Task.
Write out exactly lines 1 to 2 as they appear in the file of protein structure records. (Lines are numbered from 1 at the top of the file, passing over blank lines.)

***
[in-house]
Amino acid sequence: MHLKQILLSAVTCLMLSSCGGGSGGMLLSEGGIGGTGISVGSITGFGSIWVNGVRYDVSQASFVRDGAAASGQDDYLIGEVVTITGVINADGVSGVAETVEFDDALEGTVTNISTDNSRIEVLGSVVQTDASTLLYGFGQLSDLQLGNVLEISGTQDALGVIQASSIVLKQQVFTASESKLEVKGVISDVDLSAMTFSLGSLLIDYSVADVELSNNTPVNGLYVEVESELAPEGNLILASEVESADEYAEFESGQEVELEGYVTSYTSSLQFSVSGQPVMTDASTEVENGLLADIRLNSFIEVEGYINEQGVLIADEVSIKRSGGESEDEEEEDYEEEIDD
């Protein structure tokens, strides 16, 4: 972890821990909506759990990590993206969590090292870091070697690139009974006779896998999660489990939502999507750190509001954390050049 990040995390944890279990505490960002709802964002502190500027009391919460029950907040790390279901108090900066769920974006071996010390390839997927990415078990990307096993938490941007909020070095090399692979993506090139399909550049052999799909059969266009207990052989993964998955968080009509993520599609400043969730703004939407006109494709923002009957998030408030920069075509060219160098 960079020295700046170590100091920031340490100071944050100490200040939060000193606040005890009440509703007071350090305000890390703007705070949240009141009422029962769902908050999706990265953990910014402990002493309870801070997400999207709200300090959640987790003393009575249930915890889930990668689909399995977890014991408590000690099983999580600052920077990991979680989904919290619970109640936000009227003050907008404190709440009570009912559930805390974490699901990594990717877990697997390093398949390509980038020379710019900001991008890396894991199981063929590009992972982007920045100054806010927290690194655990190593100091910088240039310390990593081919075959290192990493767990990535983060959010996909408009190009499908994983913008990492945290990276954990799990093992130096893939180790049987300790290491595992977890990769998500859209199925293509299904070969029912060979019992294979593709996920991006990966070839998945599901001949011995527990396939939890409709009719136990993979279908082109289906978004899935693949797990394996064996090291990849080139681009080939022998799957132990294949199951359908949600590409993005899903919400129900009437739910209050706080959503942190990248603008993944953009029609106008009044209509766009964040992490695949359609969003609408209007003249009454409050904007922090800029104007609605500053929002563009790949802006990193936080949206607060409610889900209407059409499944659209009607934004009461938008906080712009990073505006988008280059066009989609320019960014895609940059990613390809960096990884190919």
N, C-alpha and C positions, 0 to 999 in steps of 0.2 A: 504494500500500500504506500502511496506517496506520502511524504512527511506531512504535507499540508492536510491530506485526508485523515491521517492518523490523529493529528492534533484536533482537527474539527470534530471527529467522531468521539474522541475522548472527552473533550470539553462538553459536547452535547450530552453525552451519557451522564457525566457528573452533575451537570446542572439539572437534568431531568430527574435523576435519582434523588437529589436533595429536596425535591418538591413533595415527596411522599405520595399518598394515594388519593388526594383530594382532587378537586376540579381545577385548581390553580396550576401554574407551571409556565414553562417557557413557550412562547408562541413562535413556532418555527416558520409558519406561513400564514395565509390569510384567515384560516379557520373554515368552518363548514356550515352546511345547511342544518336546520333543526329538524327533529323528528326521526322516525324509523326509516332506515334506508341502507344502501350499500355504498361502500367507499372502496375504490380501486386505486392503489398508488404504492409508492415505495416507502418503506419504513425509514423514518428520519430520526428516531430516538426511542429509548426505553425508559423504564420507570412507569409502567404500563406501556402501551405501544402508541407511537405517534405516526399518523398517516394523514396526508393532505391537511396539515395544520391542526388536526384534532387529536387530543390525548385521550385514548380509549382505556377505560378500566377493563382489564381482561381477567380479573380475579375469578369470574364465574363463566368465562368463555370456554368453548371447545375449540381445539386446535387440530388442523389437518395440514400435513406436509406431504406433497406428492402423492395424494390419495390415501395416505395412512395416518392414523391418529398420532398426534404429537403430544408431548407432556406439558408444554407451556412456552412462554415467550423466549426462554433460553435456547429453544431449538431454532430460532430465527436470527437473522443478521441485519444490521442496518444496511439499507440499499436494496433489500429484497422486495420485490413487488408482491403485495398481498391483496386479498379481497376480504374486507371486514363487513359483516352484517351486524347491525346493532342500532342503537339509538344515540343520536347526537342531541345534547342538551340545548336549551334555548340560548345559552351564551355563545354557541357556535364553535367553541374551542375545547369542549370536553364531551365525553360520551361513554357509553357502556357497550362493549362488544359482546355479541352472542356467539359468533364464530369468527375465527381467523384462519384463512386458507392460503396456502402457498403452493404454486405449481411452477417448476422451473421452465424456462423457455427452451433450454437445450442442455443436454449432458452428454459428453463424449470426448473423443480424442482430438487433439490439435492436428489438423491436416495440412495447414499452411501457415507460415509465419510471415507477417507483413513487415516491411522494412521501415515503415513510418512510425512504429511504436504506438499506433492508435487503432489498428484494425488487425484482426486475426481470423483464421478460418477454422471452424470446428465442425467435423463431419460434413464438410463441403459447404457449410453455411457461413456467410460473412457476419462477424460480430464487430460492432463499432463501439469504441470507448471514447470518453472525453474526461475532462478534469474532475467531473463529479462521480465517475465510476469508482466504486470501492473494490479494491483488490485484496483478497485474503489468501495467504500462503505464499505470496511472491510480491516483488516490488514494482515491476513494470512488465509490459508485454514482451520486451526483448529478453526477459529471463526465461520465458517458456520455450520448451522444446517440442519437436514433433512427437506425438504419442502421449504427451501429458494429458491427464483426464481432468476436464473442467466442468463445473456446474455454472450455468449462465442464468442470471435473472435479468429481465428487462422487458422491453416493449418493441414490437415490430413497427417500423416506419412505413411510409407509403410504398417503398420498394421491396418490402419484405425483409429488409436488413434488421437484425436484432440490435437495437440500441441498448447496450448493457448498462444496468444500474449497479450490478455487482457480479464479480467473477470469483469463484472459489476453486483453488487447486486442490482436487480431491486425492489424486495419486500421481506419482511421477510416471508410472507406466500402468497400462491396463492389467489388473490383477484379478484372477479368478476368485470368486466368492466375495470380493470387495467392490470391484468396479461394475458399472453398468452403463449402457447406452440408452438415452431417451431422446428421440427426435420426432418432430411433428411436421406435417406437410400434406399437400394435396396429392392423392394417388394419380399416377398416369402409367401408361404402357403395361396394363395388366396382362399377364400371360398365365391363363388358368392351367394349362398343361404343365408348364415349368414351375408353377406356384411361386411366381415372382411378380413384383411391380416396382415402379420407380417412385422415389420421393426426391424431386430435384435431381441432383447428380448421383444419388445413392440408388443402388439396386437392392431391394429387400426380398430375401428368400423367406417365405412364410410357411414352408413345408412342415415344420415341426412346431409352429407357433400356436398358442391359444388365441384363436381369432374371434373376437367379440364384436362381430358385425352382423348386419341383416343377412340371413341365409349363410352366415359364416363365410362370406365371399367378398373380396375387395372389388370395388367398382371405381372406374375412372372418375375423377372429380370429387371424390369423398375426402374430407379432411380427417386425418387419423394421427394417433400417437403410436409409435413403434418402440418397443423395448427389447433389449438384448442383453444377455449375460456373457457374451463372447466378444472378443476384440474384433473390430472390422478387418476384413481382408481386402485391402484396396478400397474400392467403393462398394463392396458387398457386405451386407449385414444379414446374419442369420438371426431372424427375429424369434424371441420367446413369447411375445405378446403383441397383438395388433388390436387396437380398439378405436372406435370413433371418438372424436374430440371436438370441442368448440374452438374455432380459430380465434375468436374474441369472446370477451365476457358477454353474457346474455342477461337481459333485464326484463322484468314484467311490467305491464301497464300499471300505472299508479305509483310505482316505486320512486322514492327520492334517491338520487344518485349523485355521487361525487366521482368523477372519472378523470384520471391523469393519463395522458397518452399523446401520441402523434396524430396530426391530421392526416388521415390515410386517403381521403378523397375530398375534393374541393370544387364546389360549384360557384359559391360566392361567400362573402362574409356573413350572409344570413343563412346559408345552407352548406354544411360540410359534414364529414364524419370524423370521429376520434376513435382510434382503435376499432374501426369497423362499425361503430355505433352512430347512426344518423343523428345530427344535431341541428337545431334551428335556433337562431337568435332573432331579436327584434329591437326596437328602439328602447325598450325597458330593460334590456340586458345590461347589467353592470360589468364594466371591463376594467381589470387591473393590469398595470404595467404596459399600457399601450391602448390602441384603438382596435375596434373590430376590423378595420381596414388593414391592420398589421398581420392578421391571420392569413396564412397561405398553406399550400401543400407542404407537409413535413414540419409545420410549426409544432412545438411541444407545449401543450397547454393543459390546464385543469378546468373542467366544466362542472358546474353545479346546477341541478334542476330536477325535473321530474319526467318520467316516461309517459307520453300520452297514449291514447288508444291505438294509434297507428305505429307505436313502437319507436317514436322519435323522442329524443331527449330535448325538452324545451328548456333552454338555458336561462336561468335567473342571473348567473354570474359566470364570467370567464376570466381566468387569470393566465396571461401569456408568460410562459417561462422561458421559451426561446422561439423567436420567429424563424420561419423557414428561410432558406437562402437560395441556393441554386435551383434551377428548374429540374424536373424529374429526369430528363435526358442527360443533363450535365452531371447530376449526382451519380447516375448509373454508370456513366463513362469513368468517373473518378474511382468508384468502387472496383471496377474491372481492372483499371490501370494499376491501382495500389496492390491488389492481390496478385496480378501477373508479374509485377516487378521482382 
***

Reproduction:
[in-house]
Amino acid sequence: MHLKQILLSAVTCLMLSSCGGGSGGMLLSEGGIGGTGISVGSITGFGSIWVNGVRYDVSQASFVRDGAAASGQDDYLIGEVVTITGVINADGVSGVAETVEFDDALEGTVTNISTDNSRIEVLGSVVQTDASTLLYGFGQLSDLQLGNVLEISGTQDALGVIQASSIVLKQQVFTASESKLEVKGVISDVDLSAMTFSLGSLLIDYSVADVELSNNTPVNGLYVEVESELAPEGNLILASEVESADEYAEFESGQEVELEGYVTSYTSSLQFSVSGQPVMTDASTEVENGLLADIRLNSFIEVEGYINEQGVLIADEVSIKRSGGESEDEEEEDYEEEIDD